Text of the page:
A world premiere performance. A composition that calls upon diverse influences to yield something new and different. A spotlight for a new faculty member. An expression of appreciation to a retiring faculty member.
It’s all part of the program for “Influences and Expressions,” a concert by the Arkansas Tech University Symphonic Wind Ensemble scheduled for 2:30 p.m. Sunday, Nov. 20. Admission to Witherspoon Auditorium, 407 West Q Street in Russellville, will be free and open to the public.
Under the baton of conductor Dr. Daniel A. Belongia, professor of music and director of bands at Arkansas Tech, the ATU Symphonic Wind Ensemble will debut a composition by Dr. Ksenija Komljenović entitled “Slavdom.”
“The piece came as an exploration of my roots, and my roots’ roots,” said Komljenović. “I think we’ve all been thinking about identity for a long time, and the conversations are a little different where I come from. My country’s demographics are a little different and my up-bringing was a little different. There were all these stories constantly about which tribes each country emerged from. The tribe the Serbian people came out of were the southern Slavs.
“You start thinking, where does the beginning of Serbia…my identity as it is in my passport…begin, and where does the previous one end?” continued Komljenović. “Where does the Slavic belonging end? It was just a very interesting journey in trying to find things that connect us across the Slavic culture.”
Holly Ruth Gale, ATU associate professor of music, will be featured as a vocal soloist on “Slavdom.” Gale has taught at Arkansas Tech since 1994 and became a full-time faculty member in 1997. She will retire as of Jan. 6, 2023.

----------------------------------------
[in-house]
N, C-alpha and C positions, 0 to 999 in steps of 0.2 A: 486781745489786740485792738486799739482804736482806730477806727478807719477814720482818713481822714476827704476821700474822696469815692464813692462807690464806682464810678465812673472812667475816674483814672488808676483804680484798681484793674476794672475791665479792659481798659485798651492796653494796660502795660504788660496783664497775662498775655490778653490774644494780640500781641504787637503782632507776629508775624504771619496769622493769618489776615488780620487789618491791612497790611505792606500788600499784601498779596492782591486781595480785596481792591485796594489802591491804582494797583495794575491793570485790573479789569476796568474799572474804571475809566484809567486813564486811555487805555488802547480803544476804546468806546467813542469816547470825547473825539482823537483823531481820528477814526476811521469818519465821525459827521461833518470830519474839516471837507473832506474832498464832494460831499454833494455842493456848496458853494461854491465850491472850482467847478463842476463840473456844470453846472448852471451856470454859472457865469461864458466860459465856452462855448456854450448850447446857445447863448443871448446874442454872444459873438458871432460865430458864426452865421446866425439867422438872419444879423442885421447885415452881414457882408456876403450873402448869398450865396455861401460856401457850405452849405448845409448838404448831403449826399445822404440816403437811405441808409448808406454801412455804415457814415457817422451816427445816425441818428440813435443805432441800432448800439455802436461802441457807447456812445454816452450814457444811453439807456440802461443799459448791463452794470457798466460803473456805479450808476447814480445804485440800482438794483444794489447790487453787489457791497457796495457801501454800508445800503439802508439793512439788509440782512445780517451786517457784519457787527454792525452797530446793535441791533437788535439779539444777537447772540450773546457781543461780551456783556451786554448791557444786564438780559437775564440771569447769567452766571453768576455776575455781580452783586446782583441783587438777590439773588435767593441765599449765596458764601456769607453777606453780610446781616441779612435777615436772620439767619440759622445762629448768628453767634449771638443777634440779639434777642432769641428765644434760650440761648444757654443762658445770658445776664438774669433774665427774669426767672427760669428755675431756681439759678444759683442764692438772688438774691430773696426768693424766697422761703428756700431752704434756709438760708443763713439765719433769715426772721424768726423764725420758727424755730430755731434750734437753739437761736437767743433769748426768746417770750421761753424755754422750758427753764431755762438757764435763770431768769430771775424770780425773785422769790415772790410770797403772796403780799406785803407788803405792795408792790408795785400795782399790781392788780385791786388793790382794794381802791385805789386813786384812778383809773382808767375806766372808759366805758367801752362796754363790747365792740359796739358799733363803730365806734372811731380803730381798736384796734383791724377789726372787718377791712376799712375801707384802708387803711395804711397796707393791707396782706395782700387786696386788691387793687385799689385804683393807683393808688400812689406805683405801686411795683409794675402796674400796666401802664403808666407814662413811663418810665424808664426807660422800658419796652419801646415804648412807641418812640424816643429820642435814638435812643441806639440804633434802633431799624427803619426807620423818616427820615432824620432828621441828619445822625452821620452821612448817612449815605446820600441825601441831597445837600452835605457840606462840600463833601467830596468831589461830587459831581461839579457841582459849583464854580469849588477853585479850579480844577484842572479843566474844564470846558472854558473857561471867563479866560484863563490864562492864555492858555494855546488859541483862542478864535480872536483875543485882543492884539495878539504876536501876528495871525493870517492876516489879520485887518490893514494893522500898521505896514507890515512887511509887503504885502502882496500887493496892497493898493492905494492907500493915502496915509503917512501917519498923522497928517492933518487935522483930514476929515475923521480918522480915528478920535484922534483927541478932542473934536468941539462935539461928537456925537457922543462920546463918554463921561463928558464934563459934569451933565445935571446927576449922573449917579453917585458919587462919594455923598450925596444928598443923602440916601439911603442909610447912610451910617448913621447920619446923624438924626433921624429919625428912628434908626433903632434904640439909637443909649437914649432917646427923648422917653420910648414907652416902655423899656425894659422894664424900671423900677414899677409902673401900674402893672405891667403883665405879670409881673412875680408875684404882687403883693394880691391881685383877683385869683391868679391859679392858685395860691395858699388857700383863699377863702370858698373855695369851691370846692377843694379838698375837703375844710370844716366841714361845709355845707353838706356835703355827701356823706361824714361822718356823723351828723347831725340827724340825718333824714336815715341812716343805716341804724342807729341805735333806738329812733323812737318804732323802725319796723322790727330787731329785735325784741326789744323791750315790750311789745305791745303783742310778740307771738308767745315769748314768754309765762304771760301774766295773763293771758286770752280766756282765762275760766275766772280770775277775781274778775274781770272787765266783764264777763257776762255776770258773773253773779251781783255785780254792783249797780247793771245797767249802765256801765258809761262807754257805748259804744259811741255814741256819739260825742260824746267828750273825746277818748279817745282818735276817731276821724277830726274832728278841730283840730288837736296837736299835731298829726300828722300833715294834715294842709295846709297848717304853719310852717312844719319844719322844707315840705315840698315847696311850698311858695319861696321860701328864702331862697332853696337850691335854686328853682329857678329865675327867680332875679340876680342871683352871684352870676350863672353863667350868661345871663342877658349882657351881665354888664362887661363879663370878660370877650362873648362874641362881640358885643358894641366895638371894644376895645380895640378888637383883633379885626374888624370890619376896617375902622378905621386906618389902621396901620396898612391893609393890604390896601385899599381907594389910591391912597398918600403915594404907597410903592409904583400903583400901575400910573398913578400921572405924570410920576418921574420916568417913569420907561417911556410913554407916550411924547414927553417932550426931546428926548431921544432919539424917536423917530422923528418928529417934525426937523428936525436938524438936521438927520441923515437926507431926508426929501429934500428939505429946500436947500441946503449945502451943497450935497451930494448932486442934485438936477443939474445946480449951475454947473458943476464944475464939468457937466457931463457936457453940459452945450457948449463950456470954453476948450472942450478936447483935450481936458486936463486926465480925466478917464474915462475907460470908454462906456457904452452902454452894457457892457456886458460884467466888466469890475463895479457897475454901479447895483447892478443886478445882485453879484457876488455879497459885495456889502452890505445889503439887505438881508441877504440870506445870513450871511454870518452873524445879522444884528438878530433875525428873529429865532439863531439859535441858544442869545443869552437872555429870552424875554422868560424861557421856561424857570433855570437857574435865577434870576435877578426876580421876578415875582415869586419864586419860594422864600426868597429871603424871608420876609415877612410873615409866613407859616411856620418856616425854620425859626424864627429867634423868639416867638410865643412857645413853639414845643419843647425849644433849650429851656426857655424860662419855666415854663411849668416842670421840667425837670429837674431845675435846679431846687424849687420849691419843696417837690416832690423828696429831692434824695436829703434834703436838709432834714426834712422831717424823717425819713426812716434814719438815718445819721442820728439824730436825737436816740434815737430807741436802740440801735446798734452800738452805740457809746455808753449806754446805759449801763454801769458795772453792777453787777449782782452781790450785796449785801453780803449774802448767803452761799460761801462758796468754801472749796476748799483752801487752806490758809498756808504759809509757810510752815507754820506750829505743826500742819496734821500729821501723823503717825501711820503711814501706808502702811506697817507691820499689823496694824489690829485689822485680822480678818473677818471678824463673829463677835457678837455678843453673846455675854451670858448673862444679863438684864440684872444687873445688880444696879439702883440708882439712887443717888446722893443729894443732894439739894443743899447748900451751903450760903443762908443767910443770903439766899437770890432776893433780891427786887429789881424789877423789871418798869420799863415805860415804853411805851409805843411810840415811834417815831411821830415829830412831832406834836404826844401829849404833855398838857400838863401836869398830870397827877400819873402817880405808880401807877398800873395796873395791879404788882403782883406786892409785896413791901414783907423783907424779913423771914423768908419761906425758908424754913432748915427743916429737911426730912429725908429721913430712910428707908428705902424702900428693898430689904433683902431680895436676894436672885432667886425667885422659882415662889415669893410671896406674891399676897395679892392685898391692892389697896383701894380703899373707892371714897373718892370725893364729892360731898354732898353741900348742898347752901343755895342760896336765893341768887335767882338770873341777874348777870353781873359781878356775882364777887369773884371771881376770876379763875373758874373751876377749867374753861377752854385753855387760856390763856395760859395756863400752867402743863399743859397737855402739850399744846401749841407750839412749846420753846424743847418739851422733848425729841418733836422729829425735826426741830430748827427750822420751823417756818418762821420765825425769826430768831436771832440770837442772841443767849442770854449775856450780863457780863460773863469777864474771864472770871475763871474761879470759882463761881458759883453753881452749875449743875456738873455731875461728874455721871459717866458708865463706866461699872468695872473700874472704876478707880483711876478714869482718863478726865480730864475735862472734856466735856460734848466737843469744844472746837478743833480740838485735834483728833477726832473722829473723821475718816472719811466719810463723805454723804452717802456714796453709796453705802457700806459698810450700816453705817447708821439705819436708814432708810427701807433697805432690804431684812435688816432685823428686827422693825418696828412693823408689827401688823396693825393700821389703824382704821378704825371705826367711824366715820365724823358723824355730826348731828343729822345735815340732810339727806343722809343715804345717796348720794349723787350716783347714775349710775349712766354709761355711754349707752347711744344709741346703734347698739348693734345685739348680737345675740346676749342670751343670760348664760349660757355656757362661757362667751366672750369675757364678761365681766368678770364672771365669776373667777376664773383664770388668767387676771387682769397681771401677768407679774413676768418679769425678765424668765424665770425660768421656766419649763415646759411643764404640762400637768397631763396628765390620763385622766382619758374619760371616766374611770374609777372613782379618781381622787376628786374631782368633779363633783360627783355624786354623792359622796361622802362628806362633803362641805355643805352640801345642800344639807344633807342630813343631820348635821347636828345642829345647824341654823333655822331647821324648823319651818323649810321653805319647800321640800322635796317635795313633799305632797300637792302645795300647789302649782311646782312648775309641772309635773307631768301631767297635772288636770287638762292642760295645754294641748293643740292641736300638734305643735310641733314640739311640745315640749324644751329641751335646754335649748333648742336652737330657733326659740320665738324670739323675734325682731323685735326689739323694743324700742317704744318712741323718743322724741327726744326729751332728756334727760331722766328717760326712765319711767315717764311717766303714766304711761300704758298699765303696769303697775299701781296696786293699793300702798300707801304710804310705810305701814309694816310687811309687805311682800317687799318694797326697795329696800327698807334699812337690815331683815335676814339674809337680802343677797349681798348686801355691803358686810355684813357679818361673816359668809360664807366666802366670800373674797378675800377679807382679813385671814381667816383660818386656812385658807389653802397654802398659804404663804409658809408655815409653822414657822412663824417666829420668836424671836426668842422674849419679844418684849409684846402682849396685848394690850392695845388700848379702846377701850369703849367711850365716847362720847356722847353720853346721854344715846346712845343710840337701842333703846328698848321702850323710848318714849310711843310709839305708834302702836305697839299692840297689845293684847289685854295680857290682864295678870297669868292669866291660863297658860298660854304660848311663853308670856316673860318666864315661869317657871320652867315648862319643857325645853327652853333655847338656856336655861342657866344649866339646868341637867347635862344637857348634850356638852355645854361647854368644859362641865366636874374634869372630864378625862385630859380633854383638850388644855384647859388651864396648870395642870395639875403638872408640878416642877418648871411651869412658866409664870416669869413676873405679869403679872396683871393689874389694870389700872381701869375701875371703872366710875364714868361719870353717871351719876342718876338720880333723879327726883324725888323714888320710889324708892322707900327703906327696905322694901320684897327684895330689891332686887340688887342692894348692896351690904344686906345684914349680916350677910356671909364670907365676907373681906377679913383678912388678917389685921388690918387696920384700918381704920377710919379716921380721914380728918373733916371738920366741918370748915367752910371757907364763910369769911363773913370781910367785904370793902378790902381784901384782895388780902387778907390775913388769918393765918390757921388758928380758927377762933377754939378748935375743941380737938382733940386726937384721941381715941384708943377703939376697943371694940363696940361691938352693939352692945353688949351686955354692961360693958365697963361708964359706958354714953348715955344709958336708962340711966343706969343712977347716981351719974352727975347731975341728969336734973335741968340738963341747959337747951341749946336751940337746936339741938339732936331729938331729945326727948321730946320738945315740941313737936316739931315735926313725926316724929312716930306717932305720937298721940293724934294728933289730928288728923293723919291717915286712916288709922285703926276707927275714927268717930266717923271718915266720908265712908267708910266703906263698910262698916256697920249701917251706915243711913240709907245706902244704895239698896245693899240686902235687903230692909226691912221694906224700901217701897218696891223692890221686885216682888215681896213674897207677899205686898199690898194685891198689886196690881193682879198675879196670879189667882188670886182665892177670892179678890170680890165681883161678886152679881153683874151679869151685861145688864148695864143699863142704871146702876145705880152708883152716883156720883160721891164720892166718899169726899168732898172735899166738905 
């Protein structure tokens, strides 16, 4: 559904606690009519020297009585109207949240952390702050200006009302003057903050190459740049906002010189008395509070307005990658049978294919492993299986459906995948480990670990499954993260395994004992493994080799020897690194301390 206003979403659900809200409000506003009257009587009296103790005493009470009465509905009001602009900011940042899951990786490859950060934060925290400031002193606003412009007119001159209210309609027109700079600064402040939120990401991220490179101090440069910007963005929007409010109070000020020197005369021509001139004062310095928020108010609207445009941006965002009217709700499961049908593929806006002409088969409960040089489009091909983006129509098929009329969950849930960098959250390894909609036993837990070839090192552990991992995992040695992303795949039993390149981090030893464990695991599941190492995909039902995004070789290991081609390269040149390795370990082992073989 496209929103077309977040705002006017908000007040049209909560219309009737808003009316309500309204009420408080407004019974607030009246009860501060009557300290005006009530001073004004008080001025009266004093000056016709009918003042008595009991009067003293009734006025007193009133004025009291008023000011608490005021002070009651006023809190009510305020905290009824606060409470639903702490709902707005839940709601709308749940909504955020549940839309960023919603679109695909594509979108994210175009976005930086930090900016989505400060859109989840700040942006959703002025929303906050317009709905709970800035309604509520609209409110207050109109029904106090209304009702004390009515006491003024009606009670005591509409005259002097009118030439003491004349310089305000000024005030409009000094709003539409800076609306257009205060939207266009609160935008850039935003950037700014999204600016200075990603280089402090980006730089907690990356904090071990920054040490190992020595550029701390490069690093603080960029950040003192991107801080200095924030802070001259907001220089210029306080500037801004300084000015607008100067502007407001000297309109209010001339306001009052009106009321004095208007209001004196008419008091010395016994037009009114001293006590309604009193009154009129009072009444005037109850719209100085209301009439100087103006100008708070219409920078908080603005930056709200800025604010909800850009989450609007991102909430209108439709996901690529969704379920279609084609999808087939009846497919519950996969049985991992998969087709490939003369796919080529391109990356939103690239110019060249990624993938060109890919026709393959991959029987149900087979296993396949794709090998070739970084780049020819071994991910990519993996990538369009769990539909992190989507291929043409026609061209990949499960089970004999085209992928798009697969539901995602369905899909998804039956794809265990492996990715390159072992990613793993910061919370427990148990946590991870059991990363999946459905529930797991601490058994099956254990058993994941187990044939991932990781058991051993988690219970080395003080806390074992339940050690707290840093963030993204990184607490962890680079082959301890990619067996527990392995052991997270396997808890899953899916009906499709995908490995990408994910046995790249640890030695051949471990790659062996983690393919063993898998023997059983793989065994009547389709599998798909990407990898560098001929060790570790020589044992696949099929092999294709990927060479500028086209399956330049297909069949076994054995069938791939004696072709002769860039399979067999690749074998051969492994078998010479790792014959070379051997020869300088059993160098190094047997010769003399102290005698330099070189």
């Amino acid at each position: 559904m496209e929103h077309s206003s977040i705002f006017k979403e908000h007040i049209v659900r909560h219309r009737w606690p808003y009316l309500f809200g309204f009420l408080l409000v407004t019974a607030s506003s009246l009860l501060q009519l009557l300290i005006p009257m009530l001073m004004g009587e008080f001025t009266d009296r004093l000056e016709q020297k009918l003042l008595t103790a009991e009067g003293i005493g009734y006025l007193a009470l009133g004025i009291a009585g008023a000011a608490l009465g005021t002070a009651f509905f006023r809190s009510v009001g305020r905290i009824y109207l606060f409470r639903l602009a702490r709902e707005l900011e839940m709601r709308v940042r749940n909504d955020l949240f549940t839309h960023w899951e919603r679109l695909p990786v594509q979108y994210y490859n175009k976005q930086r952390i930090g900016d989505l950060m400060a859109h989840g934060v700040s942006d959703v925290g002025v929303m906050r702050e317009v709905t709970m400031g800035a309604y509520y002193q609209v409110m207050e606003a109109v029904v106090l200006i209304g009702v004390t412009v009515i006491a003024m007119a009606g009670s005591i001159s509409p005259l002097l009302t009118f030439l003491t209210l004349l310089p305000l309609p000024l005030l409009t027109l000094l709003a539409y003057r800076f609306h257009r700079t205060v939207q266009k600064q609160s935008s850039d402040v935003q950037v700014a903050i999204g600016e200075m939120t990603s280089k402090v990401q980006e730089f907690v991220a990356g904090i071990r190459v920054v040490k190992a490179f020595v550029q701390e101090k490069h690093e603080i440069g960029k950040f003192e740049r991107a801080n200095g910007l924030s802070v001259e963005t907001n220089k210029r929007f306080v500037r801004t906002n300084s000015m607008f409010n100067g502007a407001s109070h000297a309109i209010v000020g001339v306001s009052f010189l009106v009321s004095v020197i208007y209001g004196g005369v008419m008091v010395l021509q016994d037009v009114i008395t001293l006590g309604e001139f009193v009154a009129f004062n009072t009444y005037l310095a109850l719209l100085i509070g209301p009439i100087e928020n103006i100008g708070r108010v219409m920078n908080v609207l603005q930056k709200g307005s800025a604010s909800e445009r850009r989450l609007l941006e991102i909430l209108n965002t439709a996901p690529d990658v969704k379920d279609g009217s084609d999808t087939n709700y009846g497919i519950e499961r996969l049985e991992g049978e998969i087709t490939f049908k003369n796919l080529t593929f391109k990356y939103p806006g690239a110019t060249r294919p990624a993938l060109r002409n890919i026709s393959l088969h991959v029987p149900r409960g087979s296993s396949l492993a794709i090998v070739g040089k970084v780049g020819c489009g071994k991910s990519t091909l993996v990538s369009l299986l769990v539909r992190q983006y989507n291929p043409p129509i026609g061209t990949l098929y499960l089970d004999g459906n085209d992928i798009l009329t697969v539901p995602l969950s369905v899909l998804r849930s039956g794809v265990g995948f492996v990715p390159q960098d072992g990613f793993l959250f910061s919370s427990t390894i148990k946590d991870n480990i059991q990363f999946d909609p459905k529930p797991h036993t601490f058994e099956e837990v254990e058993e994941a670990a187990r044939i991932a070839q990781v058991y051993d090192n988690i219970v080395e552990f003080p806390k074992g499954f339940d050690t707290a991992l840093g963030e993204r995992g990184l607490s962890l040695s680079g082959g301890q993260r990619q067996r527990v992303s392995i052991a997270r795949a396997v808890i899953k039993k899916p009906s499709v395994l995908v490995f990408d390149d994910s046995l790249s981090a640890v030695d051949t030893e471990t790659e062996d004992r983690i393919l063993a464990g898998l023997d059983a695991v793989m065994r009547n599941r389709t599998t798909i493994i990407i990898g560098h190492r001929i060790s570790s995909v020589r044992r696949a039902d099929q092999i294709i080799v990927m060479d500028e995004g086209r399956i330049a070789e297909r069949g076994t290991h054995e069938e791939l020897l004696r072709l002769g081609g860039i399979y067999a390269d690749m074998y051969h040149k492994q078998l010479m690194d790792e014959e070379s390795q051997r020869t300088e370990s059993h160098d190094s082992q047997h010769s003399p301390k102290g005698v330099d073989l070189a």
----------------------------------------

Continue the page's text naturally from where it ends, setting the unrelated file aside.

“When Ksenija mentioned to me that the second movement might need a soloist, I said ‘okay, interesting,'” said Belongia. “(Gale) went to work immediately. It is not in English, so she needed to spend some time working on pronunciations and Ksenija, always the consummate professional, has provided every tool imaginable.
“Holly sounds fantastic,” continued Belongia. “I’m grateful that Ksenija and Holly have forged a friendship, and it’s a bit of an opportunity for us to have (Gale) on the front of the stage one more time for everyone to thank her for her musical contribution in the moment and her greater, meta contribution that is immeasurable and will continue. She’s not going that far away. We’re going to bring her back as often as we possibly can and she will continue to have a major influence on all of our lives.”
The second piece on Sunday will be a Katahj Copley composition entitled “DOPE.”
“It’s a gumbo of inspiration and kaleidoscope of myself,” said Copley. “When I first started my master’s program at the University of Texas, I was writing, I would say, good music, but I wasn’t really putting myself into that music.”
A conversation with one of his mentors, Omar Thomas, helped Copley find his voice. Copley began seeking inspiration from the music that speaks to him on a personal level from artists such as jazz saxophonists Kamasi Washington and John Coltrane, Australian jazz and funk band Hiatus Kaiyote, rapper Kendrick Lamar and bass guitarist Thundercat.
“We had a heart-to-heart about myself,” said Copley. “Typically, I don’t focus on myself as much as I should. We broke it down to the simplest thing…what music I listen to. I was naming band music because I’m a band kid and I write band music. (Thomas) told me that was great, but I’m more than that.”
The concert will conclude with a performance of “Song Book for Flute and Wind Ensemble,” which was composed by the late David Maslanka. It will mark the first time the piece has been performed in Arkansas.
Dr. Phoebe Robertson, who joined the ATU faculty as assistant professor of music this fall, will be featured on flute.
“As I listened to it, it completely captivated me,” said Robertson. “This piece is built around the four-part chorales of J.S. Bach. These were of massive influence in Dr. Maslanka’s life. Throughout his compositional career, that was his daily, almost meditation and warm-up to music…to play these chorales on the piano. You can feel, even when the music goes very far away from Bach, the influence of these chorales. The texts they set are beautiful and I think even more meaningful since (Maslanka’s) passing.”
Additional reflections from some of those who will contribute to Sunday’s concert are available in a video interview at www.arkansastechnews.com/a-conversation-about-influences-and-expressions.
For more information about the ATU Department of Music, call (479) 968-0368 or visit www.atu.edu/music.